Live: Other Lives
By Joe Goggins
30th October 2011
The Deaf Institute
2008 saw the emergence of a number of artists who brought the concept of the indie-folk crossover firmly back into fashion; Fleet Foxes, Devendra Banhart, Bon Iver and Grizzly Bear, to name a few. Fast forward to 2011, and suddenly ‘indie-folk’ is less an ethereal blend of chiming guitars and soaring harmonies and more a phrase used to describe privately-educated rich boys making offensively bland pop songs that are apparently ‘folk’ purely on the basis of the wearing of flat caps and waistcoasts and the occasional smattering of utterly arbitrary banjo. The totally mystifying success of Mumford and Sons is a genuine tragedy, and thus it’s nice to see a band more in line with the aforementioned American artists making waves again.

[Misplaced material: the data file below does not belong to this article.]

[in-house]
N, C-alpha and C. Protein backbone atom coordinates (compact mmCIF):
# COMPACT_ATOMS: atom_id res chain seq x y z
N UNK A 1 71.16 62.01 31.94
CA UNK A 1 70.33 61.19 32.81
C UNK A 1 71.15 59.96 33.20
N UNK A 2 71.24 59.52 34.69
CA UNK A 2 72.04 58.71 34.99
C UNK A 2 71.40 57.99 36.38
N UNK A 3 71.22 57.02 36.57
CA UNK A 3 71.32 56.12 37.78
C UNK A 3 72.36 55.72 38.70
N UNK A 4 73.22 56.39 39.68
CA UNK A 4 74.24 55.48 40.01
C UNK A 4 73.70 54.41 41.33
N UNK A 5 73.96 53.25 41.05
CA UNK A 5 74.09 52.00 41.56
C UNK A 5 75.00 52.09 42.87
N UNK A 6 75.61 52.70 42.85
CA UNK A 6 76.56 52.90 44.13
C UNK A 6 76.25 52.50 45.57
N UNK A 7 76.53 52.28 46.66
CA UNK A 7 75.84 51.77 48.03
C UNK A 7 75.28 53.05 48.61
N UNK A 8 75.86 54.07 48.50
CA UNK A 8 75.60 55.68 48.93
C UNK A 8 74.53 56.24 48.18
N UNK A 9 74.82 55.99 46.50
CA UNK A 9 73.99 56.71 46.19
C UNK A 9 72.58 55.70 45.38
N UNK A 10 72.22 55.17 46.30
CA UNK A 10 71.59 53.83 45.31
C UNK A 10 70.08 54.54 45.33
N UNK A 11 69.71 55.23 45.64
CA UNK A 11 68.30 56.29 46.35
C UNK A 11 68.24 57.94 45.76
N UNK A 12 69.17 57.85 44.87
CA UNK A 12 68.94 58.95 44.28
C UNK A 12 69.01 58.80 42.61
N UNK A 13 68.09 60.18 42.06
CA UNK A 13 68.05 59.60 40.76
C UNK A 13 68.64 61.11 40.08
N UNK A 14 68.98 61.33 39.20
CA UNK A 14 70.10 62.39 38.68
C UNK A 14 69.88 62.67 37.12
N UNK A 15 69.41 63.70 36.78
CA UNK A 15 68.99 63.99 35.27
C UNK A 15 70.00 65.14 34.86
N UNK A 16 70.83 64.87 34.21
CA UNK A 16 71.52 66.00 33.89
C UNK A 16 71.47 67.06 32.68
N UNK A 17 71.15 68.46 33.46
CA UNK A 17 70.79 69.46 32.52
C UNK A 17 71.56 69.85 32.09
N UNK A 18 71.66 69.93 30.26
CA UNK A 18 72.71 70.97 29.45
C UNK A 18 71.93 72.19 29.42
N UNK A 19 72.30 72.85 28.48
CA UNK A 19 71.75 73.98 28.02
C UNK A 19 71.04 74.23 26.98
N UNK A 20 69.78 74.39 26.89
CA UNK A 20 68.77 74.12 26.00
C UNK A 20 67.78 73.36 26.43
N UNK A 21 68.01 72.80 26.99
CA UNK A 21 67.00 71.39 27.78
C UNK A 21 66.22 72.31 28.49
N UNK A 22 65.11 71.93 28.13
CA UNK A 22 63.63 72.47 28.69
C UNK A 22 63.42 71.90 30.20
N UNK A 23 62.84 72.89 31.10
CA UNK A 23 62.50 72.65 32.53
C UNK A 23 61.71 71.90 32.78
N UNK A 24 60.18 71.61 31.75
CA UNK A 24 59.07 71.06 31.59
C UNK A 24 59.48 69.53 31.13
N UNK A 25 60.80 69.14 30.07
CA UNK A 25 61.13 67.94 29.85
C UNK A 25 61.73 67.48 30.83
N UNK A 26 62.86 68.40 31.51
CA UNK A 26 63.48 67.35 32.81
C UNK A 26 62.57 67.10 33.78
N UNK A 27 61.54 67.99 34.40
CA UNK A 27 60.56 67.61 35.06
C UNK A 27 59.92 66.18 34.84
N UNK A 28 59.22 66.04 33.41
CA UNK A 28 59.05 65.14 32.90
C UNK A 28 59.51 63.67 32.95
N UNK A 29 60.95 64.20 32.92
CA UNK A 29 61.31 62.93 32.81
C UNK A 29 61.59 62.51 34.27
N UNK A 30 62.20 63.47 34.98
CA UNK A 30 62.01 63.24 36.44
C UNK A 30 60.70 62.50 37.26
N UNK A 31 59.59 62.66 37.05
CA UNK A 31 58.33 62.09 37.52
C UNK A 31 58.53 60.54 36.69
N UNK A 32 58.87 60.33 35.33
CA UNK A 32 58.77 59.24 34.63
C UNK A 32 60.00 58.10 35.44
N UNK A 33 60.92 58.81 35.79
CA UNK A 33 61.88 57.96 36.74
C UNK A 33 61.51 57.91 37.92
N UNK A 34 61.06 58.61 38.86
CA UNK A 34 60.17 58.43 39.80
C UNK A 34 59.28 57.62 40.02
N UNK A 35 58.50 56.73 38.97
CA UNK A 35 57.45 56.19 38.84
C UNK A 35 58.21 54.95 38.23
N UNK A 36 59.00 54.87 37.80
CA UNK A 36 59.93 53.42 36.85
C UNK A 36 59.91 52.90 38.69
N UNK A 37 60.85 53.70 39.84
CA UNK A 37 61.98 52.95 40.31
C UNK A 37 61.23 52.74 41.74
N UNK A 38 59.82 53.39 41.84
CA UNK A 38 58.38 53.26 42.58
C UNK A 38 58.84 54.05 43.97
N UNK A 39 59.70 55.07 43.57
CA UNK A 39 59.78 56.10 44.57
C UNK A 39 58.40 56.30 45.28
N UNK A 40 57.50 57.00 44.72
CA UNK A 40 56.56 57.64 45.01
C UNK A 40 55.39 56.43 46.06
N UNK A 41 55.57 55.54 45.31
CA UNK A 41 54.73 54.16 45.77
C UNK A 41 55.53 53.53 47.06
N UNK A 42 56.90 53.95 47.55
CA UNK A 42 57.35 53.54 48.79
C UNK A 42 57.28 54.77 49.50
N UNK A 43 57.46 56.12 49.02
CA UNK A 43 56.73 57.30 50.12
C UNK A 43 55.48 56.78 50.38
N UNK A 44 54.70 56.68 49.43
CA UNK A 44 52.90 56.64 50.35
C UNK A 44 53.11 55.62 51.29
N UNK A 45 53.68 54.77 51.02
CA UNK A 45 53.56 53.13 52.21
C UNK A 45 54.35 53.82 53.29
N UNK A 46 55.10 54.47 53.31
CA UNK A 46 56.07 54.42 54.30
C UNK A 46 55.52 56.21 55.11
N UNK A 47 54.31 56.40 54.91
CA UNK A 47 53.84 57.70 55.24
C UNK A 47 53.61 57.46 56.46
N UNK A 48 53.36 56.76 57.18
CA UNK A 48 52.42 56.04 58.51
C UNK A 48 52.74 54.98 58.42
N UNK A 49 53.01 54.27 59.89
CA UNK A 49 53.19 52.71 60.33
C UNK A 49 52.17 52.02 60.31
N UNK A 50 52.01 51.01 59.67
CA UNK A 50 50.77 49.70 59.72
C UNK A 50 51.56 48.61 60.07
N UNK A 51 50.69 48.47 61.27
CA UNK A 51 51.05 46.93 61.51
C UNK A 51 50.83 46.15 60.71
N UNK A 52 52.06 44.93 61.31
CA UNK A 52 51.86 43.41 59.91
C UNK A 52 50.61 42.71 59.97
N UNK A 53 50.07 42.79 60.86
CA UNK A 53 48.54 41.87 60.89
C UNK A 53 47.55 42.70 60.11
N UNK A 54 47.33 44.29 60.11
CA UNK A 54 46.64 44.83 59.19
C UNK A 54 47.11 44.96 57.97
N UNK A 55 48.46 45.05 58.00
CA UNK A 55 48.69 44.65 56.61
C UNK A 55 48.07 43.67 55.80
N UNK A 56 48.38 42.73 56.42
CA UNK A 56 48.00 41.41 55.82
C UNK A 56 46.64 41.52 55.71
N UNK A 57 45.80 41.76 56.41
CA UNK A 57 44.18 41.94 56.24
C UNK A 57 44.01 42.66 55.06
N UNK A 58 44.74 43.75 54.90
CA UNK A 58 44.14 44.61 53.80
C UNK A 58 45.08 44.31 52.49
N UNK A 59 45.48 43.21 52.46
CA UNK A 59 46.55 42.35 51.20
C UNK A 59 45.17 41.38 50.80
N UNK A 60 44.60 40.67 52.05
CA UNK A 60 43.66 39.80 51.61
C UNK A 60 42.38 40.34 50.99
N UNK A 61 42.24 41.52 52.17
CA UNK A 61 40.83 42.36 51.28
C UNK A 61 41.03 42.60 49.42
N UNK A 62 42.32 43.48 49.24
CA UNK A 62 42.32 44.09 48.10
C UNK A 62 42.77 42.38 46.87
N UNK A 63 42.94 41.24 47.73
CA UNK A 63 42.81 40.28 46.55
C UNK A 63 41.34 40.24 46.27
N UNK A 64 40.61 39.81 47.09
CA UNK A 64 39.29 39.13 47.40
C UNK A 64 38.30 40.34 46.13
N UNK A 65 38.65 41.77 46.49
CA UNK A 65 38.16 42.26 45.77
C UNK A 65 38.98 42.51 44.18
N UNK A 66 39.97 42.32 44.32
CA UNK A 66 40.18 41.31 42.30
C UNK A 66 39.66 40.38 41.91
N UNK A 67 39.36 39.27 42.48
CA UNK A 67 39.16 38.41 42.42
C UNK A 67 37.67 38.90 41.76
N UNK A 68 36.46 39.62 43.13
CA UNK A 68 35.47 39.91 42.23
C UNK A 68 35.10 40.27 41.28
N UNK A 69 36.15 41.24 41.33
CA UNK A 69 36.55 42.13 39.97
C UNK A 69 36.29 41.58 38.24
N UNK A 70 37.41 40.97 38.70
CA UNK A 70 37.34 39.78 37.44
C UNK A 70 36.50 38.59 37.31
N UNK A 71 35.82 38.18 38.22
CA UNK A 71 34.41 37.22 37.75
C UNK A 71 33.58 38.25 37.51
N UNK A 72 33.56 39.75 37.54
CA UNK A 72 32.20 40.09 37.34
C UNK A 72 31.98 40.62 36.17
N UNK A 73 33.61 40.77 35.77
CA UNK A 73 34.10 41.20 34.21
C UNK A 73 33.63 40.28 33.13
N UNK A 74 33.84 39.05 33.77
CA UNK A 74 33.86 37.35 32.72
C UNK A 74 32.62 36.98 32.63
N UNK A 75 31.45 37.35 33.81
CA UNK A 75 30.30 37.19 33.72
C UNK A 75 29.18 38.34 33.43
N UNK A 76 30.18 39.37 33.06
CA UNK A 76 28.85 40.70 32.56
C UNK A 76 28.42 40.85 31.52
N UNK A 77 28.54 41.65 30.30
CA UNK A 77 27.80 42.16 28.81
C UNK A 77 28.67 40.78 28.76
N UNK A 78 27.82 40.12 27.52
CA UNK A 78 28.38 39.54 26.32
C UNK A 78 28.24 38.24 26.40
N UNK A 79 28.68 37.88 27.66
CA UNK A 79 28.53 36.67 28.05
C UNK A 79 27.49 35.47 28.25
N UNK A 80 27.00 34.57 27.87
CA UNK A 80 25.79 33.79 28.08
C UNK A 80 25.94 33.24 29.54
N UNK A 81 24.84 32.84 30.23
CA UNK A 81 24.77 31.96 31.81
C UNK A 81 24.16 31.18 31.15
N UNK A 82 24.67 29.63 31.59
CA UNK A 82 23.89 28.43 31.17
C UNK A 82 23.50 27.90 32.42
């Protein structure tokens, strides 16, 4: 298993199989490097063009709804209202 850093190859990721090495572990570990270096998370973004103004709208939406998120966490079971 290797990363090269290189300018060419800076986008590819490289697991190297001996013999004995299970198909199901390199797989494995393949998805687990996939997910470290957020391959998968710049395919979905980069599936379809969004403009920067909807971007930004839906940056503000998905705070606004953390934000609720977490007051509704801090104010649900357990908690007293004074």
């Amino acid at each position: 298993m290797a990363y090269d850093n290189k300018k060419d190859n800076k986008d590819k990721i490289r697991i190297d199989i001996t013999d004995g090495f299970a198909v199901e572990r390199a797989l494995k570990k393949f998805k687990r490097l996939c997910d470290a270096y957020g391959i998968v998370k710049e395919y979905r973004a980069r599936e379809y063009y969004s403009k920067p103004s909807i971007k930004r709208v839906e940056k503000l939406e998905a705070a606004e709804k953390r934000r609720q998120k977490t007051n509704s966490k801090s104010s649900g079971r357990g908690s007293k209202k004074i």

Other Lives hail from Stillwater, Oklahoma and rock up at the Deaf Institute tonight with pretty much everything going for them; off the back of a North American tour supporting Bon Iver and with a host of positive reviews for sophomore LP Tamer Animals under their belts. Arriving twenty minutes late to a stage bedecked with suitably sinister decorations – on the eve of Halloween – it’s difficult to discern what the band have more of – instruments or facial hair. The first song alone sees one member of the brilliantly-bearded quintet play electric guitar, violin and trumpet in quick succession, before simultaneously banging a floor tom and playing the xylophone in a stunning display of multi-tasking musicianship. Unfortunately, it’s this wide sonic palette that’s ultimately proves to be the group’s live downfall; with so much going on, a number of instruments get lost in a mire of guitars, not least frontman Jesse Tabish’s yearning vocals. The songs are certainly there, but, so far, frustratingly, a convincing way to deliver them live isn’t.